The induction of p21 and Mdm2, and growth inhibition by the drug combination, depend on p53

Next, we tested whether the inhibitors of Wip1 and Mdm2 are increasing p21 and Mdm2 levels in a p53-dependent fashion. To this end, we treated HCT116 cells (colon carcinoma, wild type p53, activating truncation of Wip1 [20]) or an HCT116-derived cell line with targeted disruption of the p53-encoding genes [32] with the same drugs, alone or in combination. As expected, we observed the accumulation of p21 and Mdm2 only in the p53-proficient cells (Figure 3A), thereby largely excluding off-target effects or any other p53-independent effects of Wip1 and Mdm2 inhibition. In HCT116 cells again, the two drugs cooperated to induce the accumulation of phosphorylated and acetylated p53, and to enhance the expression of p53 target genes. Furthermore, we monitored the proliferation of HCT116 cells with and without p53 in response to the drugs. Reduced cell proliferation upon treatment with Nutlin and/or Wip1i was only observed in p53-proficient cells but not when p53 was deleted (Figure 3B). Thus, the efficacy of Nutlin and Wip1i strictly depends on p53. Finally, we tested whether the knockdown of Wip1 could mimic Wip1 inhibition. We first depleted Wip1 from U2OS cells by siRNA and then monitored the expression of p53-responsive genes by quantitative RT-PCR, in the presence or absence of Nutlin. Indeed, the depletion of Wip1 increased the ability of Nutlin to augment the expression levels of p21, PUMA and PIG3 (Supplemental Figure S3A-S3D). Furthermore, when depleting Wip1 by siRNA, Nutlin compromised cell proliferation to a greater extent than upon control transfection (Supplemental Figure S3E). Thus, Wip1 depletion largely phenocopies Wip1 inhibition when combined with an Mdm2 inhibitor, strongly suggesting that the cooperation of Nutlin and Wip1i actually depends on targeting Wip1.

Activation of the p53 response upon co-treatment with Nutlin and Wip1i, dependent on p53

Figure 3: Activation of the p53 response upon co-treatment with Nutlin and Wip1i, dependent on p53 A. Co-treatment with Nutlin and Wip1i leads to a p53 dependent response. An isogenic pair of HCT116 cells with and without a targeted deletion of TP53 [32] was treated with Nutlin and Wip1i as indicated. After 24 h, the cells were harvested to prepare protein lysates. Immunoblot analysis was performed to determine the amounts of p53 and its target gene products. B. Decrease in cell proliferation upon combined treatment is dependent on p53. Confluency for HCT116 cells with or without p53 was monitored for 5 days. The cells were treated with DMSO, Nutlin, Wip1i and their combination for 48h and 72h. Then, fresh medium was added and cell proliferation was monitored.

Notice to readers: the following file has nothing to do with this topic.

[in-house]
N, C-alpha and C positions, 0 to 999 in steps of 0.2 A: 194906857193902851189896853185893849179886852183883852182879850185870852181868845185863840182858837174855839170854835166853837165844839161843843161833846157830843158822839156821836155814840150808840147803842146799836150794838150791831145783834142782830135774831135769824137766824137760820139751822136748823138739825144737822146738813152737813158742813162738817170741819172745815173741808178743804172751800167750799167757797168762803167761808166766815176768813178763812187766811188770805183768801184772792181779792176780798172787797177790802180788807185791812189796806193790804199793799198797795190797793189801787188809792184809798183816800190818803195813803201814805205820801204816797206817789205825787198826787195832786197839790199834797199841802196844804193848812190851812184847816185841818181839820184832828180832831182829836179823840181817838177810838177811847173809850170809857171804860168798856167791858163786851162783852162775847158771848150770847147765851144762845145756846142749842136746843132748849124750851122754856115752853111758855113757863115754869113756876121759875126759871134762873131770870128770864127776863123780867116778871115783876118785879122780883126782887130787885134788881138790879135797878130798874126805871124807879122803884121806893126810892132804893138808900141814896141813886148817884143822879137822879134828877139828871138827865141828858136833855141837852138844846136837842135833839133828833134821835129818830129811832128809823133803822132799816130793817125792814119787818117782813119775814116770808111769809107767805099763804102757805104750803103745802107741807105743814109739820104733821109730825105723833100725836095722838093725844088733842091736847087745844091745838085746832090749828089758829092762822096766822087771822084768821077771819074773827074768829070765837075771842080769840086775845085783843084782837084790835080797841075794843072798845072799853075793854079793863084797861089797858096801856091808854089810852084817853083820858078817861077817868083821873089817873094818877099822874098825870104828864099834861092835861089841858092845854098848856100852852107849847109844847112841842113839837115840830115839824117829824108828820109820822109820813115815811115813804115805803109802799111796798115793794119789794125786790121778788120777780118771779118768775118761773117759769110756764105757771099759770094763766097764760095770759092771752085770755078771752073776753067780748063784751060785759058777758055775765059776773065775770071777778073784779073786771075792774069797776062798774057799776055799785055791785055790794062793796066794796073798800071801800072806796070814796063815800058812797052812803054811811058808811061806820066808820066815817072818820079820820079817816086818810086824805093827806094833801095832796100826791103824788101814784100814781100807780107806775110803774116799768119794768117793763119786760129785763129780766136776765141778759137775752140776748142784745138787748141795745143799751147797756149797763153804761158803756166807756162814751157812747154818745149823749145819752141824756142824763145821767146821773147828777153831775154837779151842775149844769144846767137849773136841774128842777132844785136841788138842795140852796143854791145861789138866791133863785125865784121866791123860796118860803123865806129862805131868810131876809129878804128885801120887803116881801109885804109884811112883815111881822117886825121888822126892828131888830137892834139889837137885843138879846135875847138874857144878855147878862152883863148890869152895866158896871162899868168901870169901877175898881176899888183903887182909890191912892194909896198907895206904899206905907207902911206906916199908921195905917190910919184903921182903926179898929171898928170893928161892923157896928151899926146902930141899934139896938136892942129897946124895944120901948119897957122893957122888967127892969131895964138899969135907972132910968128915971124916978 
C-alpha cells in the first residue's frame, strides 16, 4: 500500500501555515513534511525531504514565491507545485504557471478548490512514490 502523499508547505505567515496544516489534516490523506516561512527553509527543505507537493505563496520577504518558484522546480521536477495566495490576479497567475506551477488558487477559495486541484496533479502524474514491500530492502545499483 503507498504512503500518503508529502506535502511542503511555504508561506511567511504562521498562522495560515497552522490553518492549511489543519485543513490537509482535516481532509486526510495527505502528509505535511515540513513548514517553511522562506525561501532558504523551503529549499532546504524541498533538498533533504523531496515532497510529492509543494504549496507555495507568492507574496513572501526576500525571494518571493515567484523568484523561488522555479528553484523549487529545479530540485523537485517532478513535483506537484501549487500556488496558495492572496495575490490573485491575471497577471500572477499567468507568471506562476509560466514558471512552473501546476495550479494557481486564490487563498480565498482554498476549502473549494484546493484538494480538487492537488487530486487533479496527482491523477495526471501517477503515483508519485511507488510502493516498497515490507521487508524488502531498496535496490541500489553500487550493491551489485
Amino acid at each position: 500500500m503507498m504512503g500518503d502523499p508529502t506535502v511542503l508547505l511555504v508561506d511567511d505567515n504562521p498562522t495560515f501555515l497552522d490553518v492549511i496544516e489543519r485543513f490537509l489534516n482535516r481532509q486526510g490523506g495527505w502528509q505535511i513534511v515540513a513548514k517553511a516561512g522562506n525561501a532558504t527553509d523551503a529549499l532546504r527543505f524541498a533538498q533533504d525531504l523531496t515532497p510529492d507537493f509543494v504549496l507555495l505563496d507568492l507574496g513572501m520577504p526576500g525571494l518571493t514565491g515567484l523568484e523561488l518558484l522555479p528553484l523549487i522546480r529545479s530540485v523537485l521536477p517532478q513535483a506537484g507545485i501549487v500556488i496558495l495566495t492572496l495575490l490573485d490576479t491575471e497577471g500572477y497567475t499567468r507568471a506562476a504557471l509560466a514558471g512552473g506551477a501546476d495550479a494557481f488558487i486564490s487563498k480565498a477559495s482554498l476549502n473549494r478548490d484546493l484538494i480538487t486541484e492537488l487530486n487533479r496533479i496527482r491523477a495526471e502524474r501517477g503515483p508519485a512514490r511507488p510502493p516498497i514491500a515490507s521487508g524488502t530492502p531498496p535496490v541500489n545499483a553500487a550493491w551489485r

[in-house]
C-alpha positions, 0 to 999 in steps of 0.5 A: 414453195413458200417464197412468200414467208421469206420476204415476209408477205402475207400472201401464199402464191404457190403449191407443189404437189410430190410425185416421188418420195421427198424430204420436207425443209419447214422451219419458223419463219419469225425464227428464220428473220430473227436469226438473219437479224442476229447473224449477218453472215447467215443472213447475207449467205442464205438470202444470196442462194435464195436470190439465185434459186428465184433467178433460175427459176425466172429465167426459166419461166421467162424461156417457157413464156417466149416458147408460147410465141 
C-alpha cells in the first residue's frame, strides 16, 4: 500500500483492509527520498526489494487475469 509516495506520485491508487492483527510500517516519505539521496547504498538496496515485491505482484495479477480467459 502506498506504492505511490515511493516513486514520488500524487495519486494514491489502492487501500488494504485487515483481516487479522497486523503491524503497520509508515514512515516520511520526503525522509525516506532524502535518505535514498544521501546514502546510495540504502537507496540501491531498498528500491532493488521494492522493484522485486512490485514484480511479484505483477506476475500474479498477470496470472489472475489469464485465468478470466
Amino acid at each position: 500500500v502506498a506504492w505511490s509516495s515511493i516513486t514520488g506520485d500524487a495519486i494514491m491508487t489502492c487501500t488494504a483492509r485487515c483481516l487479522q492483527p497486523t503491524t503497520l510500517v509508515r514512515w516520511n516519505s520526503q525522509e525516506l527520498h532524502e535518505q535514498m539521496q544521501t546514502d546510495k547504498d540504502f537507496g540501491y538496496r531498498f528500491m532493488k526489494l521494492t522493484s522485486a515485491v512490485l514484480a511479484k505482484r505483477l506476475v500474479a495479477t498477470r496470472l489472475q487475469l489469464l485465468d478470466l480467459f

While each compound induces distinct gene sets, the combination largely enhances the gene signature of Nutlin

To obtain a comprehensive overview on the genes induced by each of the drugs and their combination, we performed deep sequencing analysis of the RNA obtained from MCF-7 cells after treatment. As expected, large numbers of genes were found significantly regulated by each treatment (Figure 4A, Supplemental Table 1). Surprisingly, the overlap between genes that were upregulated by Nutlin and by Wip1 inhibition was very limited, comprising only 7% of the Nutlin-responsive genes. Thus, Wip1 inhibition alone induces only a small subset of p53-responsive genes, including CDKN1A, FAS, and Mdm2. Otherwise, it appears to regulate genes by other means, e. g. through the phosphorylation of signaling factors that ultimately affect gene expression. Even more strikingly, however, the combination of Nutlin and Wip1i elicited a gene expression signature that was far closer to Nutlin alone than to Wip1i alone. The combination largely recapitulated the genes induced by Nutlin alone but enhanced their number by inducing additional genes, most of which had not been found inducible by either drug alone. In addition, gene induction was enhanced for a lot of Nutlin-responsive genes in the additional presence of Wip1i. Similarly, while Wip1i did not suppress the expression levels of any gene to a significant extent, Nutlin induced downregulation of p53-repressed genes. The mechanism of p53-mediated gene repression involves the CDK inhibitor p21 and a repressive complex, as described previously [33-36]. Importantly, co-treatment with Wip1i and Nutlin led to the repression of a broader set of genes which included virtually all the genes that had been repressed by Nutlin alone, again supporting the view that the combination broadens and intensifies p53 activity (Figure 4B), and in agreement with previous studies on the role of Wip1 in the G2-M checkpoint [37].